Everyone else remembers it as the day the saucers came, but I remember it as the day a man in a suit shot my father.
The first saucer appeared in the sky over New York just after midnight on a Tuesday, the tenth of August. The invasion happened while Dave and I pounded shots of Jagermeister and smoked a baggie of Jamaican Blue. Thousands of the disks hovered above every major metropolitan area by the time the sun cracked the horizon.
The television displayed similar images from around the globe. The only difference was the shape of the skyline. The squared-off steeples of skyscrapers pointed skyward like so many punctuation marks.
Spaceships sprinkled the length and width of the country, a crazy hodgepodge of connect-the-dots. Dave speculated about the design the scene made from space. Sick laughter bubbled up my throat to leave a rancid layer of saliva slicked across my tongue.
My phone vibrated. Another message demanding I come home. Urgency scratched inside my chest but my eyes fixated on the soft blue and green lights rotating the circumference of the craft, much more beautiful than they’d appeared on television. The web of interlacing beams flowed like the acid tracers I’d experienced at the Metalheads concert we’d crashed in June.
I stumbled down the last of the front steps, bumped into Dave as he stared up at the saucer blanketing the entire Los Angeles basin. The shiny exterior glowed white as neon in the sunlight, a perfect sphere back dropped against blue. I thought the UFO looked like a silver dinner plate of spinning perfection, reminiscent of bad “B” movie posters, the kind lining the windows of the tourist shops on Hollywood Boulevard.
Suddenly I was running, darting between the trashcans neatly lined up at the curb, slipping beneath the hedgerows of old Mr. Carneggio’s house and across the immaculate alley to my backyard. I pushed through the ornate curls of the wrought iron gate, tripped over a teak chaise lounge, and almost landed in the pool.
The silence unnerved me.
Surprised to find the half-smoked joint still pinched tight by thumb and forefinger, I raised the blunt to my lips and drew hard but only stale bitter air slurred down the paper tube. The cherry was burned to cold ash. I stashed the stub carefully between my driver’s license and the plastic card that indicated my organs were available for harvesting.
I’d always figured organ donation was a good guy kind of thing to do, just in case I crashed into one of the giant elms that lined the neighborhood. Did being vaporized by aliens leave anything behind?
I darted in the rear door, catching the screen before it slapped back on the frame. Dad’s deep voice rumbled in an intense undertone further inside the house. I high-stepped into the hall and caught a glimpse of him standing beside the granite counter in the kitchen, his immaculate black suit slick and neat, not a wrinkle in sight. The regulation pair of dark sunglasses dangled from one hand and the other held his cell to his ear.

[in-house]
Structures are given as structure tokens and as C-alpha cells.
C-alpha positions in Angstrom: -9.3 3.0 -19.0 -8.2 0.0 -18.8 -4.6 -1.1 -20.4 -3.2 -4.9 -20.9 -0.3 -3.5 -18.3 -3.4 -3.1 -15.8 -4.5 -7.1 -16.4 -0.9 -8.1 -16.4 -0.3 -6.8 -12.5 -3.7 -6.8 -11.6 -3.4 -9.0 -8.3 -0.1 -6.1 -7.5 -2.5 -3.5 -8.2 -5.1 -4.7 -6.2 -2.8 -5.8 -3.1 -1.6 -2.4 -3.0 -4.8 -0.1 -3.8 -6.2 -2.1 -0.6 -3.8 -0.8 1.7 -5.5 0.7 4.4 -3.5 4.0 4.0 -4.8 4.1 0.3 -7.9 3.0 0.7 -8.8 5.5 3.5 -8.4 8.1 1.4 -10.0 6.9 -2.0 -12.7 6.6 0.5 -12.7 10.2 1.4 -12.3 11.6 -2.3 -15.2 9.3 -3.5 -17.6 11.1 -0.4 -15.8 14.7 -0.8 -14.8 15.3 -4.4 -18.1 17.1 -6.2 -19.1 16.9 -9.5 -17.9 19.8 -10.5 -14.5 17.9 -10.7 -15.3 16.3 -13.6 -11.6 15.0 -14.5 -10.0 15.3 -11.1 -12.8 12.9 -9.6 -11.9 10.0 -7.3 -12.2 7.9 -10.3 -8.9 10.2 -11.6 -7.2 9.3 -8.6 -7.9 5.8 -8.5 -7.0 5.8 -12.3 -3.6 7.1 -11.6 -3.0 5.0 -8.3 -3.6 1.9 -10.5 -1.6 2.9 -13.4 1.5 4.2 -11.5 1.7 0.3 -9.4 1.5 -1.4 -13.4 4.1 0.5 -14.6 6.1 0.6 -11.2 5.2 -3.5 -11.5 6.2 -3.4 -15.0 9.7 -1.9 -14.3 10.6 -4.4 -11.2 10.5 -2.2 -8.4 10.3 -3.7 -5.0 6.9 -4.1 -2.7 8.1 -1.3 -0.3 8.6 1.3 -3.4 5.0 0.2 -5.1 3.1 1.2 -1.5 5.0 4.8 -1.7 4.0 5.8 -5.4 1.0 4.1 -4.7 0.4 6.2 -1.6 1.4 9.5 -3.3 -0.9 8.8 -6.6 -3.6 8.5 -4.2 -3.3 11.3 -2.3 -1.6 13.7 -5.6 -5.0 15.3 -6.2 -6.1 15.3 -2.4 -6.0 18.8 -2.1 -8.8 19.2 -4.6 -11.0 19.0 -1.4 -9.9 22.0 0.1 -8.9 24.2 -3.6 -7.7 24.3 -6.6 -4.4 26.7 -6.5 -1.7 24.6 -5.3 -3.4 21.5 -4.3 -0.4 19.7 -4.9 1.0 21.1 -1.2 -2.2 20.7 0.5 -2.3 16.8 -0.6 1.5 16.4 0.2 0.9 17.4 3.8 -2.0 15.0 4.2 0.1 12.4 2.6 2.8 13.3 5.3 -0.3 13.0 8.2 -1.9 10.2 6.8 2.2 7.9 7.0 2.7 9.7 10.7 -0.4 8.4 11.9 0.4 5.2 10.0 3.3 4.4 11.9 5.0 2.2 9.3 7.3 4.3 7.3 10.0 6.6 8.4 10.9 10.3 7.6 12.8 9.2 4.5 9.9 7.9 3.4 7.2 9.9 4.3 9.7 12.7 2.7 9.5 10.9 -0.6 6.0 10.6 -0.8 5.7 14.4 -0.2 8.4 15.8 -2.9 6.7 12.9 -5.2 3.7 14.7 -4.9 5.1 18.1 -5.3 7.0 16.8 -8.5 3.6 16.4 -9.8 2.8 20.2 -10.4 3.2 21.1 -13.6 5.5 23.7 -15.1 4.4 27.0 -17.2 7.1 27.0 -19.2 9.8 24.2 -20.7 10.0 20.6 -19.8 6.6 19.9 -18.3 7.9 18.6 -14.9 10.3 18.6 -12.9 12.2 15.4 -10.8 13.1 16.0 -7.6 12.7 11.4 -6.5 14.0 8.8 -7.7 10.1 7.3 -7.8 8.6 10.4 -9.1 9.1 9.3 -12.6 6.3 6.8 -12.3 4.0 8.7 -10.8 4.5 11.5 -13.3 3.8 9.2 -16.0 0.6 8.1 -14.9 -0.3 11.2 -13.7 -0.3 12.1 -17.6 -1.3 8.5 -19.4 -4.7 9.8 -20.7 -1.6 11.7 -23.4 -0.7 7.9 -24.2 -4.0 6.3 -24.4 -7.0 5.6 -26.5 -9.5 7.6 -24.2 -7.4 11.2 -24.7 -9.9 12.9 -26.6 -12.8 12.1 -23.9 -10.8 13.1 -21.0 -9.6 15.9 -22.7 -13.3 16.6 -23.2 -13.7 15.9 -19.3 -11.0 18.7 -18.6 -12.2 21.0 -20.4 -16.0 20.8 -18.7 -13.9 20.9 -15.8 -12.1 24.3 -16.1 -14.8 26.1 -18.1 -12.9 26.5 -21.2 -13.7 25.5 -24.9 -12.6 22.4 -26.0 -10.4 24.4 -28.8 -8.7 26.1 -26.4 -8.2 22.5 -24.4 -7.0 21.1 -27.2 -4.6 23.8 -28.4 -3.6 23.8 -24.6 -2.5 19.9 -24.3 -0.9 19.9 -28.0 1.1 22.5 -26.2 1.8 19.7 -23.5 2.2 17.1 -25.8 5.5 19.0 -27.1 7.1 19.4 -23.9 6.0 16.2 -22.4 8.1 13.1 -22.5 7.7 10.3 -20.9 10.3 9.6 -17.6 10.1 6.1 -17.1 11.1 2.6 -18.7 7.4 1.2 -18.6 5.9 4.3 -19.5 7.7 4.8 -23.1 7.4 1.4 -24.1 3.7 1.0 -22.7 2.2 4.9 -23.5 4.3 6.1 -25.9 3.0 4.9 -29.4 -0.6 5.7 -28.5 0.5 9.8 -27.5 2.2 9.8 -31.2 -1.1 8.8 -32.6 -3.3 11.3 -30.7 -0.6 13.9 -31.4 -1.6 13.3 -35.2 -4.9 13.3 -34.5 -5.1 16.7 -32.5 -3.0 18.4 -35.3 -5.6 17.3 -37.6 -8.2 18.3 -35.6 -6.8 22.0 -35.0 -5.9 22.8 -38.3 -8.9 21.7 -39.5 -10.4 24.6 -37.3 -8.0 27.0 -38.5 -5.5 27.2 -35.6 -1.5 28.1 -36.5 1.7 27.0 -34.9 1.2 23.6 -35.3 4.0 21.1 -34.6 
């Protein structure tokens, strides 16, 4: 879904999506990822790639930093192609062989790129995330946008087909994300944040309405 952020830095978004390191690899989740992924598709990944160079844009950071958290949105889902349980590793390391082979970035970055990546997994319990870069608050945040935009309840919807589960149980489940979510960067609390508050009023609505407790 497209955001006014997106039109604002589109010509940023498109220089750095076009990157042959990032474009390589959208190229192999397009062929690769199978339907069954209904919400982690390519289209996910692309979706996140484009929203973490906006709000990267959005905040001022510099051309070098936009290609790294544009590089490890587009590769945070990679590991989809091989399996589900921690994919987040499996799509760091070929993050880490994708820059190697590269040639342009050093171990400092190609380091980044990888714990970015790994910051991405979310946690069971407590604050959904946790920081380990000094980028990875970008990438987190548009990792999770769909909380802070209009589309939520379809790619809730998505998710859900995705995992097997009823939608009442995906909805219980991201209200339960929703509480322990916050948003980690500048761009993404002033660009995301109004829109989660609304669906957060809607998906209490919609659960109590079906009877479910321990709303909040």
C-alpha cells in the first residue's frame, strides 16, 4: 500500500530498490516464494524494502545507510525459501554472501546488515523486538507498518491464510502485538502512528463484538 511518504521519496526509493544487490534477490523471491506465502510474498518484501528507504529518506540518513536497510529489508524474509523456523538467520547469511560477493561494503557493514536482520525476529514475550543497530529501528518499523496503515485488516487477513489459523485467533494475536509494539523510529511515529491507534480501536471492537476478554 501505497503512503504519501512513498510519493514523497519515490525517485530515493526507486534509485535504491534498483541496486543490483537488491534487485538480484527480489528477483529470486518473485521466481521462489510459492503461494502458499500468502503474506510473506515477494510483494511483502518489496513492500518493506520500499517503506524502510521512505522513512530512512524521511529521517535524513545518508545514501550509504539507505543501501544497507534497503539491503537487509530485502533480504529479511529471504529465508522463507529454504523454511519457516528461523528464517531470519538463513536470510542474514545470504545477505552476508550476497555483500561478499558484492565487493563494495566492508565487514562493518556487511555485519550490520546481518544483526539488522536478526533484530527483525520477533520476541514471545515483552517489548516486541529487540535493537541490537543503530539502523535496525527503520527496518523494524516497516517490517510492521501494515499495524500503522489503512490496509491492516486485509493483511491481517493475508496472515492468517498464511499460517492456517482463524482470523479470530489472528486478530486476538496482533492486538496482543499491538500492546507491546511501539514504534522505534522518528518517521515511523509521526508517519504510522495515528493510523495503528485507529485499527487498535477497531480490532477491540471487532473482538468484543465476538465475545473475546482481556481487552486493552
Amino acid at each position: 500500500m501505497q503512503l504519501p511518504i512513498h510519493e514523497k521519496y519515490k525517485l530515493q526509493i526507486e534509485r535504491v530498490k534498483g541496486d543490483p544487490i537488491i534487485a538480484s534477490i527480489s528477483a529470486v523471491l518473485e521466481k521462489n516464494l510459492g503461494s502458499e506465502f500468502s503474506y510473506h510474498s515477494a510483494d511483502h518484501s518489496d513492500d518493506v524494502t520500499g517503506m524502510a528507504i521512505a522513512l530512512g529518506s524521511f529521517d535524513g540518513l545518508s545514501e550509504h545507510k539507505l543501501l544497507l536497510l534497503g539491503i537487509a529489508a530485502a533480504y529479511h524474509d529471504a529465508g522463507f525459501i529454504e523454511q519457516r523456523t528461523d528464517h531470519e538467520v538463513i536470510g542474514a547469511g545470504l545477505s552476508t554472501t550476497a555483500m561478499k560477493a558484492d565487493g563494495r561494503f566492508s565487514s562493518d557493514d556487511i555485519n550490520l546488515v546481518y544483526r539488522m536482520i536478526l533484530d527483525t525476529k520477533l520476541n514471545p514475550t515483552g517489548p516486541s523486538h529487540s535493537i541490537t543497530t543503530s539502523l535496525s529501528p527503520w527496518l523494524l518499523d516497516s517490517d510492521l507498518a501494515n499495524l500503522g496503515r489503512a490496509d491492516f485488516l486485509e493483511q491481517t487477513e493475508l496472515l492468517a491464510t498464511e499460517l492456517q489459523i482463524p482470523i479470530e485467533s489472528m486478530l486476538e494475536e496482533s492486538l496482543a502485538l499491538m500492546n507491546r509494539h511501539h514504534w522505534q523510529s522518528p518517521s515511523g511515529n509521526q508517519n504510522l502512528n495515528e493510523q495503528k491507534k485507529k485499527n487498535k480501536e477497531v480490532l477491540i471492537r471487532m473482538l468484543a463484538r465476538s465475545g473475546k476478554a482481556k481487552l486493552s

He saw me, an expression of relief softening his hard features for a fraction of a second. He abruptly ended the conversation, snapped the phone shut with a practiced gesture and palmed the device into his suit pocket.
“You barely made it home in time.”
His voice had the familiar hard edge laced with an unfamiliar emotion. That hesitation hollowed my lungs. I took a step into the kitchen and opened my mouth to ask what-the-fuck just as the doorbell rang.
The sound echoed. A foreboding rooted my feet to the tiled floor. A strange expression crossed Dad’s face and I went cold inside.
His gaze caught me. The sort of straight-shooting stare that arrows past eyelids to pierce your soul in a search for connection. My throat closed up. Panic pushed adrenalin into my bloodstream. Heart muscle slammed against bone and cartilage, the hiccupping rhythm aggravated by an excess of alcohol and too little sleep.
“Dad?” I tried to stutter out a question but he grabbed one shoulder and pushed me aside, shoving something into my hand.
“Sacrifices are made every day, Paul. This is a part of the job.”
I stood with mouth gaping, a cartoon goldfish gasping for air.
He walked forward with shoulders squared, shoes gleaming and hair perfect, his movements precise. Before he yanked open the heavy mahogany panel, his hand came up and he slipped the sunglasses into place.
A shadowed profile backlit by white light.
A man in black.
The shot wasn’t the blast of a shotgun or the zing of a bullet. The attack was a sizzling burst of heat that blew my father’s body across the room. He landed in a sprawl.
Light poured in to frame the humanoid shape in the doorway. The figure wore a silver spacesuit like the astronauts in those dumbass science fiction movies from the fifties. My fingers flexed, a sound leaked out from my lips, and still I couldn’t move. The bulging misshapen head turned to peer at me.
I registered the movement of my arm in a detached way, the pulsing red device gripped in my hand seemed unconnected to the rest of me until a stream of energy poured from the tip. Sight and sound connected. The spaceman caught the discharge in the torso. I smelled burnt flesh. The silver suit burst apart into shreds of colorful gristle.
My knees wobbled.
Dad lay crumpled against the foyer wall, one leg at a wrong angle, blood splashed wetly on the taupe paint. He grinned at me, his mouth lopsided, twisted from the pain, smoke drifting up in tendrils from the scorched wound in his chest.
He gasped, caught a breath and spoke. “This is messy business, son.”
I wrinkled my nose, “it stinks too.”
Flash Fiction Challenge: The Opening Lines, Revealed @ www.terribleminds.com
#1 by Marcia on August 16, 2012 - 11:05 am
Excellent! You are so great at this, Leslie!
#2 by Leslie Berry/ @LesannBerry on August 17, 2012 - 4:55 pm
This story doubled back on itself and turned out completely different than I thought I intended. Go figure.